If $Y$ has more than two categories your question about "advantage" of one regression over the other is probably meaningless if you aim to compare the models' parameters, because the models will be fundamentally different: $\bf log \frac{P(i)}{P(not~i)}=logit_i=linear~combination$ for each $i$ binary logistic regression, and $\bf log \frac{P(i)}{P(r)}=... 18 You can approximate it with the multivariate normal distribution in the same way that binomial distribution is approximated by univariate normal distribution. Check Elements of Distribution Theory and Multinomial Distribution pages 15-16-17. Let$P=(p_1,...,p_k)$be the vector of your probabilities. Then the mean vector of the multivariate normal ... 14 What about using z <- summary(test)$coefficients/summary(test)$standard.errors # 2-tailed Wald z tests to test significance of coefficients p <- (1 - pnorm(abs(z), 0, 1)) * 2 p Basically, this would be based on the estimated coefficients relative to their standard error, and would use a z test to test against a significant difference with zero based ... 14 Those the two distributions are different for every$n \geq 4$. Notation I'm going to rescale your simplex by a factor$n$, so that the lattice points have integer coordinates. This doesn't change anything, I just think it makes the notation a little less cumbersome. Let$S$be the$(n-1)$-simplex, given as the convex hull of the points$(n,0,\ldots,0)$, .... 14 Call the number of pieces in each section$A$,$B$, and$C$. Because$A+B+C=6$, you are interested in$Pr(A=2, B=2) = Pr(B=2|A=2)Pr(A=2)$.$Pr(A=2)$is a simple binomial calculation:$A\sim Binom(6, 1/3)$, so$Pr(A=2) = {6\choose 2}(1/3)^2(2/3)^4 = 80/243$. Conditioned on$A$having two pieces,$B\sim Binom(4, 1/2)$, so$Pr(B=2|A=2) = {4\choose 2}(1/2)^4 = ...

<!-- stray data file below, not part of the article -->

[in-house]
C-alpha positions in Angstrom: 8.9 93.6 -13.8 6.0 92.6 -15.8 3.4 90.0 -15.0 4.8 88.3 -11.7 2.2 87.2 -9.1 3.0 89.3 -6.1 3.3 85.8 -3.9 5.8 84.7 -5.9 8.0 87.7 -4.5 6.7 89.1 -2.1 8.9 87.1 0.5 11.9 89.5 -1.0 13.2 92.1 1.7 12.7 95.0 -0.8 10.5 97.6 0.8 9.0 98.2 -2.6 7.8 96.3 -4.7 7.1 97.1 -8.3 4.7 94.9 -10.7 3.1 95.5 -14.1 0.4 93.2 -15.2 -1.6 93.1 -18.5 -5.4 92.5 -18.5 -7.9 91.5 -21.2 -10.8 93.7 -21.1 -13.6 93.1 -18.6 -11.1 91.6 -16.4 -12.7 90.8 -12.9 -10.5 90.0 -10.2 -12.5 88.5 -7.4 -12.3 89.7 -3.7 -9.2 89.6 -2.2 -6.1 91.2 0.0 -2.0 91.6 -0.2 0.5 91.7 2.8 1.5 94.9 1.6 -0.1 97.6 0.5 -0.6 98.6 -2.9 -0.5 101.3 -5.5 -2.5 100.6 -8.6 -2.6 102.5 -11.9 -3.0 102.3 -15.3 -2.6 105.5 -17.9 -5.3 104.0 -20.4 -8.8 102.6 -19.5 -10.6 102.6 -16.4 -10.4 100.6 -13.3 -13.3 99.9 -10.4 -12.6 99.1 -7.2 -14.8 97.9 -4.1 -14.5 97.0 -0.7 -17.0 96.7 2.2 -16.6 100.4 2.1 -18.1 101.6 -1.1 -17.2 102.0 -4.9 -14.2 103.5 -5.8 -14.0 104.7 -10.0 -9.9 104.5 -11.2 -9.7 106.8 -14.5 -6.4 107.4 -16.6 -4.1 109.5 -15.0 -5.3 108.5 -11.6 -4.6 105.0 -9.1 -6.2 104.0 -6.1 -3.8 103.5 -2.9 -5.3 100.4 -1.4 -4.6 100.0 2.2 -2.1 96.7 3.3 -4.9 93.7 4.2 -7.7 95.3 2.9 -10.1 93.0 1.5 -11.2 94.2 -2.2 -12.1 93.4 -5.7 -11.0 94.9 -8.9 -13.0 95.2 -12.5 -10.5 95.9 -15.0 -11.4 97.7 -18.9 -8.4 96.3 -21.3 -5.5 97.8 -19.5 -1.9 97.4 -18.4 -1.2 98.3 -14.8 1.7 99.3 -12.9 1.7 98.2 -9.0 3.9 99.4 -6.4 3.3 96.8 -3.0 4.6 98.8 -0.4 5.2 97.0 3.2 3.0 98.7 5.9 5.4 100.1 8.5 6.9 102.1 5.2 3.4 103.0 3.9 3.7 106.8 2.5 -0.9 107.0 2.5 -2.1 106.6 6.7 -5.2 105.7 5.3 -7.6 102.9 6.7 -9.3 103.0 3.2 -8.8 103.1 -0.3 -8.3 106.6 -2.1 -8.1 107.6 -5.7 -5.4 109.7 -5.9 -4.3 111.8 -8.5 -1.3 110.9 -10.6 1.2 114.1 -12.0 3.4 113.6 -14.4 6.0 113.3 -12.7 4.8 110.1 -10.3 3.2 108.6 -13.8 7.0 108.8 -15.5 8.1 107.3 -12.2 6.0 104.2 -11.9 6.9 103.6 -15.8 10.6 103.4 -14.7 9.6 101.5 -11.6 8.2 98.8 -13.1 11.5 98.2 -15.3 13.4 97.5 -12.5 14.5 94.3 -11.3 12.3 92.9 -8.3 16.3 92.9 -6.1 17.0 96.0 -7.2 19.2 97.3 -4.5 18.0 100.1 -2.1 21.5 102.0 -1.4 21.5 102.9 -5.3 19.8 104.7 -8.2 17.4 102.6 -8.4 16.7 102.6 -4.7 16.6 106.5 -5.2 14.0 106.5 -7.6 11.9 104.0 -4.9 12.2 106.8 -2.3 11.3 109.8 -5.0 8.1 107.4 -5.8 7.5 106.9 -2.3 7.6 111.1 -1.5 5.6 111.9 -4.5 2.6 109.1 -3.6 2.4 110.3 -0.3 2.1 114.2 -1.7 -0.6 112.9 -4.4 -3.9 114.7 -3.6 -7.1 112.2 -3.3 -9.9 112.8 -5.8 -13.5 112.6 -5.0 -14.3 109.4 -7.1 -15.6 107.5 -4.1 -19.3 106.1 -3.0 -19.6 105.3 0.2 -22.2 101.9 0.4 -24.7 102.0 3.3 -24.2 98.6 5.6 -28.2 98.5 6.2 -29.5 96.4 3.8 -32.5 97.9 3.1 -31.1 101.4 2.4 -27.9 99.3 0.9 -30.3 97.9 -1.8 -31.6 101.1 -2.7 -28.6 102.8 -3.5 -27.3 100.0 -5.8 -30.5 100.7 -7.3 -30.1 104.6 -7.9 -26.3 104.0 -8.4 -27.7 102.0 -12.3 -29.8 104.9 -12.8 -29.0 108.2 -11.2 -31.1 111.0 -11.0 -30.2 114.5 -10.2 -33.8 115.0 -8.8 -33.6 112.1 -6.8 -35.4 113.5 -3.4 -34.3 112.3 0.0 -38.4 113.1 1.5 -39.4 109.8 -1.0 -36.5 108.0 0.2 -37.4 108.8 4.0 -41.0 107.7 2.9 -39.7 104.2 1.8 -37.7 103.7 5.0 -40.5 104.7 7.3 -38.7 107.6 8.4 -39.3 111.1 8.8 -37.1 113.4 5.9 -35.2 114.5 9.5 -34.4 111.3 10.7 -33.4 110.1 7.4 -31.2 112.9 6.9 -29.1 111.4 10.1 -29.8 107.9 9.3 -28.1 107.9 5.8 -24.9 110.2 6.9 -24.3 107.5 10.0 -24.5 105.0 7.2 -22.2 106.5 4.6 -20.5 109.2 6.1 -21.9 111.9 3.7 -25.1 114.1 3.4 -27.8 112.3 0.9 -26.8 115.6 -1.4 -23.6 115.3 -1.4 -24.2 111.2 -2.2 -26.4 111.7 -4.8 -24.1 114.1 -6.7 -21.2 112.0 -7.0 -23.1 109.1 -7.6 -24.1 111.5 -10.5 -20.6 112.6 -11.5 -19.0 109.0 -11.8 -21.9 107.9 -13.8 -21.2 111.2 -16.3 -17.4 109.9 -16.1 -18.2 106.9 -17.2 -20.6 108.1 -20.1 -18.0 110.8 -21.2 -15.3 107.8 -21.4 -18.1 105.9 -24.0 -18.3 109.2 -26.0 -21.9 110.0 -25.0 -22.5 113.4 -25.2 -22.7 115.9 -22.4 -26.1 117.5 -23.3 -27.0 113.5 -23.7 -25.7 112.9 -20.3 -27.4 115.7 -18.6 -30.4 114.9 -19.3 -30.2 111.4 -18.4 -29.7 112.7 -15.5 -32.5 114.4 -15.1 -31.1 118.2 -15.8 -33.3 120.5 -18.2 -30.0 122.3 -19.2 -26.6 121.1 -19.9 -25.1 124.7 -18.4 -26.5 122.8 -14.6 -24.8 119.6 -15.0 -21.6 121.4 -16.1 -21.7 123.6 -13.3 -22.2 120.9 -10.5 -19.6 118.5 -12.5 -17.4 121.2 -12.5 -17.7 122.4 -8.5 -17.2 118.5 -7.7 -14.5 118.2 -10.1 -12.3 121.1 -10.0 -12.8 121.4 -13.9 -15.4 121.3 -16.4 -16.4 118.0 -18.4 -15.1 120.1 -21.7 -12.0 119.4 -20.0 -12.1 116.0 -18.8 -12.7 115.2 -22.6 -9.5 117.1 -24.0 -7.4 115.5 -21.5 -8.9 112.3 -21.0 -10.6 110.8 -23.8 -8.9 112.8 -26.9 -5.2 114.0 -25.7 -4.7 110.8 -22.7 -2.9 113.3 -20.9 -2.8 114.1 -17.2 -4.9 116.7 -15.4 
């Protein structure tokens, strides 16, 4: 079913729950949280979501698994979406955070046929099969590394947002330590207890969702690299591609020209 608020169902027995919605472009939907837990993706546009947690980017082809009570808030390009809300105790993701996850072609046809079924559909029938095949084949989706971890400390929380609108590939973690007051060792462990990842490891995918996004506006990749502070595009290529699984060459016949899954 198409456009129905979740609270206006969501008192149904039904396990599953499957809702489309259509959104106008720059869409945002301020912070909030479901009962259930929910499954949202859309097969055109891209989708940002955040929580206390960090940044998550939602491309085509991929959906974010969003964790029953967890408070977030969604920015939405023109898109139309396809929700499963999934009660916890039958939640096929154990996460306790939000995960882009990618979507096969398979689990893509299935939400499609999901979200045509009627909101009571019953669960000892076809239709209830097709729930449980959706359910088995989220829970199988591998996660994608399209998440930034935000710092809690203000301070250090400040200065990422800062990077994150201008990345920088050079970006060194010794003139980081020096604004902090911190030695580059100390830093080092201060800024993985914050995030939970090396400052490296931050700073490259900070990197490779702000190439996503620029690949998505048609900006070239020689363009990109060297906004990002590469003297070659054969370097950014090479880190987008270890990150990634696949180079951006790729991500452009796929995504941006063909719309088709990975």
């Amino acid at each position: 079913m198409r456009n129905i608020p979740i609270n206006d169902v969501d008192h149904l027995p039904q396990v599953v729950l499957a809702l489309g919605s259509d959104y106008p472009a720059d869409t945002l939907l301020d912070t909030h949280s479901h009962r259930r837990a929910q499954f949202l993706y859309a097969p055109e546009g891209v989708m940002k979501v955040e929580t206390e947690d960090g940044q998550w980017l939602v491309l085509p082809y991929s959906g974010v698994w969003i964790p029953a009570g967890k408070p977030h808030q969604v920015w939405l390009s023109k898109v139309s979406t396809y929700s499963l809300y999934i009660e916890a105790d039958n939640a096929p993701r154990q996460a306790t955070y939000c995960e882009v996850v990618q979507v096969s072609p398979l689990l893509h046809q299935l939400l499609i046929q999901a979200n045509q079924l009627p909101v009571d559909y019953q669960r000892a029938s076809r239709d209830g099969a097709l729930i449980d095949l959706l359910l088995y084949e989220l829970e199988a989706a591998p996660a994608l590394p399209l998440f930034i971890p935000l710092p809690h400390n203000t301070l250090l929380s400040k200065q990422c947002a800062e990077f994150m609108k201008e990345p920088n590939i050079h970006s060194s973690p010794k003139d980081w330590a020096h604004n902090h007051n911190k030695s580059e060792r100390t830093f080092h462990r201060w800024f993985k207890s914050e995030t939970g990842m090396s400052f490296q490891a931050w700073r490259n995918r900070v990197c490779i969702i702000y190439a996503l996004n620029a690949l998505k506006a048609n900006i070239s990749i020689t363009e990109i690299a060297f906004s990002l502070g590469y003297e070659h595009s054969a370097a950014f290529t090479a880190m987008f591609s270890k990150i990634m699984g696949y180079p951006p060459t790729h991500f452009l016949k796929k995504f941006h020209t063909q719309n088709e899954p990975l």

13

In one dimension, this sounds like a job for beta regression (with or without variable dispersion). This is a regression model with beta-distributed dependent variable, naturally 0-1 constrained. An R package is betareg and a paper describing its use is here. For more than two proportions the usual extension of the Beta distribution leads to Dirichlet ...

13